As a 20 something, I’ve been focusing on building credit only for a couple of years. I had what I consider “good credit” a few years ago, but with mounting credit card debt, a personal loan, an auto loan, and soon to be student loans, I know it’ll take some time before I’m deemed “credit worthy” again. For now, I’m focusing on getting out of debt before getting any more (i.e. a mortgage). Obviously, there’s several things that go into having good credit, and one of them has to do with the age of your credit. If I’m only 21, I clearly can’t have a long credit history, especially since I got my first credit card in 2008. But one of the credit bureaus, Experian, explains where different age groups when it comes to credit with a credit & generational infographic.
As you can see, my generation is just building our credit with student loan and car loan payments. The good thing is we as a group are under the average debt, while Generation X and Baby Boomers are above. That’s even with above average debt with retail cards (clothes to impress our friends) and auto loans (cars we can’t afford to drive). Our Vantage Scores suck though, earning us a D, but it looks like the scores get better with age.
I thought the infographic showed an interesting picture of where we are in our financial lives as far as credit and debt. I would love to be debt free, and plan to one day. It’s going to take a while, but I know I’m capable. Now that I know the potential downfalls according to age group, I know what to avoid.
Are you aligned with your generation on this infographic? How is your credit/debt?
This info-graphic is great!
I fall into Generation X (which is strange because in other texts I have
always fallen into Generation Y). Fortunately,
I am beating the average credit score, but have more debt as a result of a
mortgage and car. No credit card or
student loan debt to speak of.
I really think Generation Y will have it bad. Just like healthcare, I feel as though
student loans and the credit industry are really going to squeeze everything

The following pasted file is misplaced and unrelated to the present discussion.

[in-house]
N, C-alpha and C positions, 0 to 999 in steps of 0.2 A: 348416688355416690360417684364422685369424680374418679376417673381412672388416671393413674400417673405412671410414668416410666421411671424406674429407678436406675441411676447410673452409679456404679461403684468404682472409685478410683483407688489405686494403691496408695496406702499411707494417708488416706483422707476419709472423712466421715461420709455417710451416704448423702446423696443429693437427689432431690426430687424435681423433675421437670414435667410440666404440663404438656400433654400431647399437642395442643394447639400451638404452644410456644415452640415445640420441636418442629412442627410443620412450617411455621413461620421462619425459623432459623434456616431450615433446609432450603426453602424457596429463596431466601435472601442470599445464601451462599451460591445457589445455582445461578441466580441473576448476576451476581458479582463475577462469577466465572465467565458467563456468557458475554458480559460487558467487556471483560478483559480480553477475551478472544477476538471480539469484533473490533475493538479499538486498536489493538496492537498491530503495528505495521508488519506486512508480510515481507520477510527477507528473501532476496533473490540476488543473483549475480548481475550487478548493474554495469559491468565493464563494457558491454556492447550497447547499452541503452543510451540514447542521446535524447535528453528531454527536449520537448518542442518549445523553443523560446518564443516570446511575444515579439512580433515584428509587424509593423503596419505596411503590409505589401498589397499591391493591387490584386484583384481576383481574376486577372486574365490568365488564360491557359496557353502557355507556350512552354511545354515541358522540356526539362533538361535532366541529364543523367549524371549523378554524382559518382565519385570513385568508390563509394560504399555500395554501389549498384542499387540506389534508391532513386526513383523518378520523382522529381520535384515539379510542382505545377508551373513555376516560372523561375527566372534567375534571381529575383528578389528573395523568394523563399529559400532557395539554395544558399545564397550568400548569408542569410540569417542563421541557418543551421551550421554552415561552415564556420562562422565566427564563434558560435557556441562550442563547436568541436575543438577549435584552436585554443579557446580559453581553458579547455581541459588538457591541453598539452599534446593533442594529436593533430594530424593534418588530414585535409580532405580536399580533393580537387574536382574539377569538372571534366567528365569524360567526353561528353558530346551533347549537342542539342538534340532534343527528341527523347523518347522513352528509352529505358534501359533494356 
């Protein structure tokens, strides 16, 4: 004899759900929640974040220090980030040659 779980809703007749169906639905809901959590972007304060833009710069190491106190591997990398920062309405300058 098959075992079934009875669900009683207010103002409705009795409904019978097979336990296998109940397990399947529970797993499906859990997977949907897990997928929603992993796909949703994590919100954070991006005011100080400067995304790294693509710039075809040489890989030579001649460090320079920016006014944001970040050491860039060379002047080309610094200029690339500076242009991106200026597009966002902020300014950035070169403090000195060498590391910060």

they can out of consumers over the next few years. Not only will becoming debt free be a challenge,
but it will become a matter of survival.
You can still build a solid credit score with debt. The way a credit score works is that your:
Amount of credit
All go into a black box and out comes a credit score. Even with debt, AS LONG AS YOUR MAKE YOUR PAYMENTS, you’ll be ahead of the credit score game. This is because your repayment history weighs more than the other factors, though it’s not an exact science.
As long as you can: “I’ve never been late on a payment” You’re deemed a worthy customer.
To build you’re credit score, the first thing is to see your credit score and history from Experian, transition, and equifax to see if there are any discrepancies.
After that, I would focus on paying your smallest amount of debt first so that it reduces your credit utilization and maintains you a solid repayment history.
I believe that Obama made it harder for younger generations when he passed the new credit card laws making it harder to get credit cards. Credit cards if used properly can be a tool to build credit.
I hope this helps in building credit
That’s an incredibly informative graphic but not a complete picture. In fact, a credit score is not a complete picture of someone’s payment history – it only measures debt payments or reports missed payments. It is more likely that a credit score is used to disqualify you from a good rate than to get you the best rate.
Think about it: FICO is used by businesses, not consumers. We spend so much time worrying about our score and trying to “maximize our utilization”, and for what? A better rate on a loan for something we probably shouldn’t have bought because we didn’t have the money in the first place? (I know, I know, what about mortgages – but there are other options for that).
I stopped wasting time “building my credit” years ago and have instead worked on building our net worth. We save up for cars and kitchen remodels and vacations and unexpected emergencies and haven’t looked back to see how our credit score has suffered. It could be zero for all I care, and I hope more people will see the picture we are painting and stop playing Experian’s reindeer games.